In short: Many times it's equally (if not more) important to ask why we aren't discussing something as it is to engage in a discussion of the thing itself.

 

on "the circle jerk on otherizing Africans": I agree that many of the debates could devolve to this level (especially those with lay or traditional judges) but a discussion of Africa also allows for a lot of enlightening (ironic term?) discussion on Eurocentrism and Colonization that contributed to the devastated Africa that exists today. In essence, sure the debates could be governed by a lot of idiots waving around a sympathy card, but that doesn't mean that the topic shouldn't exist. Dumb debaters will make a lot of dumb claims regardless of the topic.

 

On Rejoinder: The prevalence of this argument will determine whether or not a team should/will be prepared for it. Aside from all of the things we may say in round, it's not a matter of what we should be prepared for but rather what we think we need to be prepared for and you’re looking at someone who will definitely be carrying answers to this argument. If camps and coaches discuss and produce files about this, it will be much more commonplace. And, as far as I can tell from preliminary interest in the argument, it seems that to ignore it completely might prove to be a very bad idea.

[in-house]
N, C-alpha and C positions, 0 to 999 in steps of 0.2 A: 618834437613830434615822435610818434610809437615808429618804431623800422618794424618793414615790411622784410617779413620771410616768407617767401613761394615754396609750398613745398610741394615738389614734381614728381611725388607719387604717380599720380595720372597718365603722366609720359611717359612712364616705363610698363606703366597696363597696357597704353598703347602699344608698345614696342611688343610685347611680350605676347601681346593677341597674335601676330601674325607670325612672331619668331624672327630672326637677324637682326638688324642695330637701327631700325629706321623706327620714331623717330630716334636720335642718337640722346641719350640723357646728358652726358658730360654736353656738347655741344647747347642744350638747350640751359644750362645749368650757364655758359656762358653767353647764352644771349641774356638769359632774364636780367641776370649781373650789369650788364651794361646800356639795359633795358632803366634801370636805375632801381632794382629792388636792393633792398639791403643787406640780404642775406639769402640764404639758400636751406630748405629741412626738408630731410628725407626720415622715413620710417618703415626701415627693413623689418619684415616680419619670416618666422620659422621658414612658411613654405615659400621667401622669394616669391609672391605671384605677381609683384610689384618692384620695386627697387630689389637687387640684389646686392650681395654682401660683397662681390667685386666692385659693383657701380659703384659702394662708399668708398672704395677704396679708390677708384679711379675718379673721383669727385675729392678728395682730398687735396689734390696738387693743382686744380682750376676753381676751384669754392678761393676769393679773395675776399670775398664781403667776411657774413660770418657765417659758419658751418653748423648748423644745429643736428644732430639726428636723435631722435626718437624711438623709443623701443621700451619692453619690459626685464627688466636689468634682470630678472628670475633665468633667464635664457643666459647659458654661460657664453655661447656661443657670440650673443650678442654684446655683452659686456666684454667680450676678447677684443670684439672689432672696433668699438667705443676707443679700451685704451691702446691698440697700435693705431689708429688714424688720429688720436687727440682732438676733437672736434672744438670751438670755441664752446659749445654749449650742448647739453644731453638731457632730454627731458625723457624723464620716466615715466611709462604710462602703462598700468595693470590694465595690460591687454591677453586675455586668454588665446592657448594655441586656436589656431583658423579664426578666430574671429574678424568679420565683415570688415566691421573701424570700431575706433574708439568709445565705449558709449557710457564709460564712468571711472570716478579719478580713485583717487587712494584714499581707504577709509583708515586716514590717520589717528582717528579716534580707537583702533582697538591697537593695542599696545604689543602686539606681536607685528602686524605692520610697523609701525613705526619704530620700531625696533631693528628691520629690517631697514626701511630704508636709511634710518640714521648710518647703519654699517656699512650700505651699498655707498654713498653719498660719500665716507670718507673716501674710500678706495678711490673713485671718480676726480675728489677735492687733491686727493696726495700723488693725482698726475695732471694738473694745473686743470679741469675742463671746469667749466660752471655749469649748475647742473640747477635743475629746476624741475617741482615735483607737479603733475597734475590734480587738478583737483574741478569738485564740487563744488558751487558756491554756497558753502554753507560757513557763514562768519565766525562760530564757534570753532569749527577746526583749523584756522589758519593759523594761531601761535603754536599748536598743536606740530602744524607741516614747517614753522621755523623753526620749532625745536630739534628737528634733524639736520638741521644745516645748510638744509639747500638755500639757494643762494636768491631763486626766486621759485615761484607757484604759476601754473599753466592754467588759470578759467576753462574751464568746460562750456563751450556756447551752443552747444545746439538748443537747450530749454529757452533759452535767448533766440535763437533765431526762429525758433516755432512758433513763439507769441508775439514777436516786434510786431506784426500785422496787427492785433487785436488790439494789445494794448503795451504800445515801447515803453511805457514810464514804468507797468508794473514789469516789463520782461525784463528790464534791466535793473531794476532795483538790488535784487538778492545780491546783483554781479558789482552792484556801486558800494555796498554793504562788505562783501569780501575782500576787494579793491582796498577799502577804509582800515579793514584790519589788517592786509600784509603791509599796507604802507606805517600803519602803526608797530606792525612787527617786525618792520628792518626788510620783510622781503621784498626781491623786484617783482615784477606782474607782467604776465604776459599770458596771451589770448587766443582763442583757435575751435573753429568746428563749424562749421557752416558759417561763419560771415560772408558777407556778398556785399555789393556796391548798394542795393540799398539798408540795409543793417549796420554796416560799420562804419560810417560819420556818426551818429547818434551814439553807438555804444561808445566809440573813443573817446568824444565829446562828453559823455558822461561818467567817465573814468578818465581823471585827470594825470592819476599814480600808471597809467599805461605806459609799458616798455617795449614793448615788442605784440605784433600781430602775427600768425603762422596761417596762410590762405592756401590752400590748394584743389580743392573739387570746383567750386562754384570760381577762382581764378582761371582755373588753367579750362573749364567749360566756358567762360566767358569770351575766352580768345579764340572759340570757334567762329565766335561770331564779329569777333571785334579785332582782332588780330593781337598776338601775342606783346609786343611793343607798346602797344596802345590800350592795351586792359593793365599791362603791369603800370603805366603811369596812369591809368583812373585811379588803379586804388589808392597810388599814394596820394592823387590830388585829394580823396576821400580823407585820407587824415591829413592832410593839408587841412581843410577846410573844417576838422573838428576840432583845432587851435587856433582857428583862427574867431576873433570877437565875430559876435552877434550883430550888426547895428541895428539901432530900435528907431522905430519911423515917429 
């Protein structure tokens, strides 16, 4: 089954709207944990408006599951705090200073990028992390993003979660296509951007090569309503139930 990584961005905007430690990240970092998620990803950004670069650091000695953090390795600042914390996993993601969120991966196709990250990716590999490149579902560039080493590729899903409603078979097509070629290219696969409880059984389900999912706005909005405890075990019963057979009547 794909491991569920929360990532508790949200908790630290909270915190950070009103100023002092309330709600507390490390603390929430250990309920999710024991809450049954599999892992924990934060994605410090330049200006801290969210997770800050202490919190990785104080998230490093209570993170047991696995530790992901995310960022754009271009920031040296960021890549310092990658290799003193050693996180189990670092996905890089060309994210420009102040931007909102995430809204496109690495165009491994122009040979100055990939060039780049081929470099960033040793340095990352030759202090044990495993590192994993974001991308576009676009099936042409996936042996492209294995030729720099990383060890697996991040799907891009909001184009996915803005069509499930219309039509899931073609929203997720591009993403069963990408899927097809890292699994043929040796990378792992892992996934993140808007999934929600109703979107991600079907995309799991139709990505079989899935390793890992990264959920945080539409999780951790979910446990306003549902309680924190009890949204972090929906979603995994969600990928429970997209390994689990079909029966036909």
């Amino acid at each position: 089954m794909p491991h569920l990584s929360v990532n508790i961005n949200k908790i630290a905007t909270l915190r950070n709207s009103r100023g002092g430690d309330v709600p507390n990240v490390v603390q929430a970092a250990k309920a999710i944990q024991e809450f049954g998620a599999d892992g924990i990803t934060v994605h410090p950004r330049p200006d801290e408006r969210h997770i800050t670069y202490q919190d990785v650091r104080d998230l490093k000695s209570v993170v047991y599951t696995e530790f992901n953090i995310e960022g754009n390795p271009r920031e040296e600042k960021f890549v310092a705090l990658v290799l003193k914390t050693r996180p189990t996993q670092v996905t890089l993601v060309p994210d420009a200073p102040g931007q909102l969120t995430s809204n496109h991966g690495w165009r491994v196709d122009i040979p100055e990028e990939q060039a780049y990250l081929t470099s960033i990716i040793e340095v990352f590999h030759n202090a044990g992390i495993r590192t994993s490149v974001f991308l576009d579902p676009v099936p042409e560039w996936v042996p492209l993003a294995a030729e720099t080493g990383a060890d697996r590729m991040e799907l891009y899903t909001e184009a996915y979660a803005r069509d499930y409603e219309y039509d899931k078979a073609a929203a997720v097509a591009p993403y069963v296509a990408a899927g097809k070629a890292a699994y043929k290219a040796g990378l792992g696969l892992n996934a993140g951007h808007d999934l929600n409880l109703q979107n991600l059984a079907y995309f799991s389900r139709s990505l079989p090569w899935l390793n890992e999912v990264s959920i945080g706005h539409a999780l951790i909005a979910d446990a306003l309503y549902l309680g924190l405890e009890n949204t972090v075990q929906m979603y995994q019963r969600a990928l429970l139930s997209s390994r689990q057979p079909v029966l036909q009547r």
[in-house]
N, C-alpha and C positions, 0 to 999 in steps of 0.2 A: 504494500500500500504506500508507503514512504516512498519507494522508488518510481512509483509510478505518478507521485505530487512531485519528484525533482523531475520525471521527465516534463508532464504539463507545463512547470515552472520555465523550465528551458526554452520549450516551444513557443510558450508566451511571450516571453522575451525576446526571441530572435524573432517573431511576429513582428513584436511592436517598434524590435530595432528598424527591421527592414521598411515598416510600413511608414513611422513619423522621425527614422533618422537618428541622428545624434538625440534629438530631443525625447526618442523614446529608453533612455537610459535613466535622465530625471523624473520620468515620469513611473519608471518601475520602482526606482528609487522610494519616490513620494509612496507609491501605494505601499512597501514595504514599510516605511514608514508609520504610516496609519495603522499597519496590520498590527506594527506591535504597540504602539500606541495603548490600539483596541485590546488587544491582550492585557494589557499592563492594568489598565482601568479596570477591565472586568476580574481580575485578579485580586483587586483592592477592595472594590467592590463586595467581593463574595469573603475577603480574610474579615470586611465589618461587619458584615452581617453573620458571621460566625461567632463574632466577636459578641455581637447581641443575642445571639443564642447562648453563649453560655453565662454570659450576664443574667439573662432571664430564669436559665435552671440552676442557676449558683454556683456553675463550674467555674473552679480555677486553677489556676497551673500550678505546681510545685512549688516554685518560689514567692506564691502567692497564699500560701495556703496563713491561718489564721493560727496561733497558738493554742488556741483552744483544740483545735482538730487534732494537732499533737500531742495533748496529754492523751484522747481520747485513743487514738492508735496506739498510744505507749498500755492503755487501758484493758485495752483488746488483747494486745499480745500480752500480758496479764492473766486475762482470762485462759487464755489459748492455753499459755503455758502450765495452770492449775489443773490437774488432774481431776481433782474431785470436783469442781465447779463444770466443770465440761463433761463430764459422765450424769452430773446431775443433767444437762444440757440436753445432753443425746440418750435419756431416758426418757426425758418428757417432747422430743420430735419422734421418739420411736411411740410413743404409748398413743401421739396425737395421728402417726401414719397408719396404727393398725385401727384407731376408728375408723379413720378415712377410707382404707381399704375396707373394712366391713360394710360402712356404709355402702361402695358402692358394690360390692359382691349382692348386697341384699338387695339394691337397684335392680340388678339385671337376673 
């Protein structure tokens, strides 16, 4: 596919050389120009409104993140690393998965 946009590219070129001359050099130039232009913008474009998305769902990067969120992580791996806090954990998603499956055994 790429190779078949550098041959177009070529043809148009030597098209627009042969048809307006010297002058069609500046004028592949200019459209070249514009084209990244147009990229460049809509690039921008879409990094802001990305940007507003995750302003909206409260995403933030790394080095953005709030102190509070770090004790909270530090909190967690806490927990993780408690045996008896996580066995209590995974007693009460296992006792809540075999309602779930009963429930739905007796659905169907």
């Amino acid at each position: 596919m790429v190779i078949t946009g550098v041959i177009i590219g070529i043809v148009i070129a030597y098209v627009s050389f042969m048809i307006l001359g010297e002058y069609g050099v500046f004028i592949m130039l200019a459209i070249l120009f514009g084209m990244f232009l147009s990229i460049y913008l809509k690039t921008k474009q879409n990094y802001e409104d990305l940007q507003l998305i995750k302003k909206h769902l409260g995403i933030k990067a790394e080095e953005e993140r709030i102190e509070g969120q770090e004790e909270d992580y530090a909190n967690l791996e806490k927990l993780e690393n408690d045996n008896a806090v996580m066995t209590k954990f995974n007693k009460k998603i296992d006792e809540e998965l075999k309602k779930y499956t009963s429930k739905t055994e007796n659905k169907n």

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look, i'm going to be serious, this topic can actually be very educational and very good if u look at it in other ways other than military. True, in the beginning of the year many people will only be doing military, but as the year goes on the affs will become more creative and better. If u want to talk about africa, under this topic u can, u just have to find creative ways of doing, ie send in a rotational basis the population to help africa in this area. This is a basic outline of what u could do, this is a full integration of the africa topic intoi this topic, this resolution is so loose it almost allows for anything that can be considered a public good? I applaud ur revolutionary aspirations, but eventually we as debaters must stop the whining and debate.

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The topic is what it is. It's not going to suddenly change to Africa because people on one debate website are unhappy with National Service (N.S.). If instead of spending time saying we shouldn't have N.S. as the topic, you spent time researching it, you might find you actually like it. It starts out this way every year when the topic is announced. Everybody says they hate it and wish it were something else. However, by the time the season starts, people actually enjoy it. Now, I will end with an oft-used cliche: